Relatives of some of the people killed in 1989's Tiananmen protests are calling for China's new leadership to re-think the government's harsh judgment on the pro-democracy movement. But China's government says it is not changing.
Hundreds of people died in Beijing in June, 1989 when Chinese troops forcefully cleared away protesters who had been occupying Tiananmen Square for weeks. Top-ranking Communist Party officials later labeled the protest "a counter-revolutionary rebellion" to justify the stern measures used to end it.
But now, 20 relatives of people who died or disappeared in the turmoil are urging China's new President Hu Jintao and other leaders to name an independent committee to investigate the incident. In a letter to the government, they say this would be a step toward building a "fair and just society," and urged that the results be made public.
Many Tiananmen victims were students who were never seen again and their parents have no idea what happened to them.
But China's Foreign Ministry spokeswoman Zhang Qiyue says there is no need to reassess the Tiananmen Square incident. China's political leaders in the Communist Party "have made a conclusion," and she says this conclusion "will remain unchanged."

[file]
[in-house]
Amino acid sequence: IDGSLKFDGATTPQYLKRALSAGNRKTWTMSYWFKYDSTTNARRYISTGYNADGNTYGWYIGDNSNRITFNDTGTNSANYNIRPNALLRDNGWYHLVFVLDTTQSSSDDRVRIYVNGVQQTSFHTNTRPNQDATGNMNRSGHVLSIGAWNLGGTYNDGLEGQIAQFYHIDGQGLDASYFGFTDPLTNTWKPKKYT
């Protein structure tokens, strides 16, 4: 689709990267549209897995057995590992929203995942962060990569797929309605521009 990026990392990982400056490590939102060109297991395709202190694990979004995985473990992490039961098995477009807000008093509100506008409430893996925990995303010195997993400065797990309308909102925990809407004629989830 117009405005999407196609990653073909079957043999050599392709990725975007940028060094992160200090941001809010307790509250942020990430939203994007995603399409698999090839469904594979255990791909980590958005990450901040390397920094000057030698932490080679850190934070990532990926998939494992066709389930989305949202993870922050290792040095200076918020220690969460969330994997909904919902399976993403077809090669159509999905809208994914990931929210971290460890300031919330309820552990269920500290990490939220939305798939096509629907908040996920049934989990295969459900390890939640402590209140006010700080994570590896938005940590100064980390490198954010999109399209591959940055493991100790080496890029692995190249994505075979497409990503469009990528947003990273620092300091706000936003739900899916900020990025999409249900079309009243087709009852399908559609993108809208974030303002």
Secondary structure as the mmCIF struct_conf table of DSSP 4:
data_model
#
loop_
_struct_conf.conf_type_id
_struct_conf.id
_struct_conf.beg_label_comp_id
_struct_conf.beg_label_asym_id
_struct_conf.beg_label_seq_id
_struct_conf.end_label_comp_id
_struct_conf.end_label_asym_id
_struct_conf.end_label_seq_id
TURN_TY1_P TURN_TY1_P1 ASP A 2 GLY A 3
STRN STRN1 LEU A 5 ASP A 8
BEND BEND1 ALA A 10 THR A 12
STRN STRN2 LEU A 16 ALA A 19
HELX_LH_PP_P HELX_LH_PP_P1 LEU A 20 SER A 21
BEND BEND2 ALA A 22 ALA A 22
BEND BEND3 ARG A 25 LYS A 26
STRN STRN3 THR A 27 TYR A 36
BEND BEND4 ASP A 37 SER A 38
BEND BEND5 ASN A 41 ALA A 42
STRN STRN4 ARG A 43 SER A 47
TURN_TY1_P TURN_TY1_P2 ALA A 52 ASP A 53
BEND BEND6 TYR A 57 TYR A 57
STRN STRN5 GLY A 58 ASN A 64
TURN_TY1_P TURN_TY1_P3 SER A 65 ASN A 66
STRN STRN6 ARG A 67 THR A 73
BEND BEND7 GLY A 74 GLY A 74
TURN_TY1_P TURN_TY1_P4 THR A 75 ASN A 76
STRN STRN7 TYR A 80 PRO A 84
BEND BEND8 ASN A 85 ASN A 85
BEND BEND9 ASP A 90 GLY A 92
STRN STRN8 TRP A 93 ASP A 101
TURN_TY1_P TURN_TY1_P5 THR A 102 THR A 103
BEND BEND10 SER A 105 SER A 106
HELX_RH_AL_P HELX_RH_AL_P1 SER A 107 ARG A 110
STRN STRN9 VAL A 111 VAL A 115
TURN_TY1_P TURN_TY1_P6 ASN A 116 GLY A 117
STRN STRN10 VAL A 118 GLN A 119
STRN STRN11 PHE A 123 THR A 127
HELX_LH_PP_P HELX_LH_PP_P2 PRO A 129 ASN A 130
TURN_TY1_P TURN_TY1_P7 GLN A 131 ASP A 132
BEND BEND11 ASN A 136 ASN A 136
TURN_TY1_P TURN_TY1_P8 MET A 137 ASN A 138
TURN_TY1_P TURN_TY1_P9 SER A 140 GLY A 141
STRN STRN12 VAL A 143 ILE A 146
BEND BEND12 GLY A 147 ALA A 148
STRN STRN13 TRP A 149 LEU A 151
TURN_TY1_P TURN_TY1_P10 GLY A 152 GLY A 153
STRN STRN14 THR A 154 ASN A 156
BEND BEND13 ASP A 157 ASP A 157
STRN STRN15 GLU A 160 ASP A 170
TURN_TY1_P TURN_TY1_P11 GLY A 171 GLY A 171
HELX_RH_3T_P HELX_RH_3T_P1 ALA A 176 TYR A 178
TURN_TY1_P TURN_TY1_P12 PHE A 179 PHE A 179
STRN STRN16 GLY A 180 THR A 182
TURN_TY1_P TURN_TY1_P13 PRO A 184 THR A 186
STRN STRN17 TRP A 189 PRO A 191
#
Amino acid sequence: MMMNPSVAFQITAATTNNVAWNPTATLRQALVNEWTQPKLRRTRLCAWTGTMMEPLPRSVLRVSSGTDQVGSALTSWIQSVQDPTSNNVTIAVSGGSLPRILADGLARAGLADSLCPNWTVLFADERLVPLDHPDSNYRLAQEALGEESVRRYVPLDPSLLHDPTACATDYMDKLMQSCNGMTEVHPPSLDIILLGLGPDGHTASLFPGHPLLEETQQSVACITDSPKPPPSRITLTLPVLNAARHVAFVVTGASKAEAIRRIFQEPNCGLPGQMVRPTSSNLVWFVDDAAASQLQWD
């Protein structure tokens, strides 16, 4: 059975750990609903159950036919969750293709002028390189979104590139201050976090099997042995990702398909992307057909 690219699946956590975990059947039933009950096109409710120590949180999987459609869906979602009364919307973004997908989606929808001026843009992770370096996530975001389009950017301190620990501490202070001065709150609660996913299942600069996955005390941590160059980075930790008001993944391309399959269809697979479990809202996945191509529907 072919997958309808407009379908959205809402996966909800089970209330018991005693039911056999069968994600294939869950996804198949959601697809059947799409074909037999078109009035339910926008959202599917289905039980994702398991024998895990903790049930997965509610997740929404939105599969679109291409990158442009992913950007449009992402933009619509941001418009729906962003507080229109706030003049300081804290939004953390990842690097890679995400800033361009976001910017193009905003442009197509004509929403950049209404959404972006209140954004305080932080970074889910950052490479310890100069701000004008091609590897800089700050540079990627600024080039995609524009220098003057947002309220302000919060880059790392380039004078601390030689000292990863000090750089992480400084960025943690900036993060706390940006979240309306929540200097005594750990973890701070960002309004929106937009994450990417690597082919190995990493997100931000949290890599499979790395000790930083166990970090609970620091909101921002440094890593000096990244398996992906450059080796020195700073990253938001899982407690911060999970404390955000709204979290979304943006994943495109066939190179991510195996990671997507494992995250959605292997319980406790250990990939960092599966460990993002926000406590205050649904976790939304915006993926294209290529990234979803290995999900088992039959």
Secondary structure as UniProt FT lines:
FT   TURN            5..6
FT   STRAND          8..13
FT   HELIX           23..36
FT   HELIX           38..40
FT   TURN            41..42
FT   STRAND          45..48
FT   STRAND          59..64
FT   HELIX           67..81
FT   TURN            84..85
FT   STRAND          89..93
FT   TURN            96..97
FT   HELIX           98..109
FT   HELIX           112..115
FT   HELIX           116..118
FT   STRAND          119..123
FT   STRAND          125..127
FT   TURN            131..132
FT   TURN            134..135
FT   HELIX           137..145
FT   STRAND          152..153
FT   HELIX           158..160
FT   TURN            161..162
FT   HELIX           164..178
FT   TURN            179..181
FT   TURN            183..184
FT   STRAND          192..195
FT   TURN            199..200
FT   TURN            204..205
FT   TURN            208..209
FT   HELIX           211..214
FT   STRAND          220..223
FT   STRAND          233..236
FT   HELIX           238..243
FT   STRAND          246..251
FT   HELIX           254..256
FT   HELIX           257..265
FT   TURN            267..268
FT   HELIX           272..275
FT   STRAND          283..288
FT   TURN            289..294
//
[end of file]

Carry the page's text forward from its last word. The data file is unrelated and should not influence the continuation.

In Ms. Zhang's view, China's leadership stopped the protest to preserve stability. And China's achievements during the past 14 years, including roaring economic growth, would not have been possible without stability.
She spoke as China's courts took another action designed to preserve stability, handing down lengthy prison sentences to four activists who used the Internet to spread their views. The four were convicted of posting essays critical of the government and hosting discussions that explored democracy and social reform.
Their sentences range from eight to 10 years.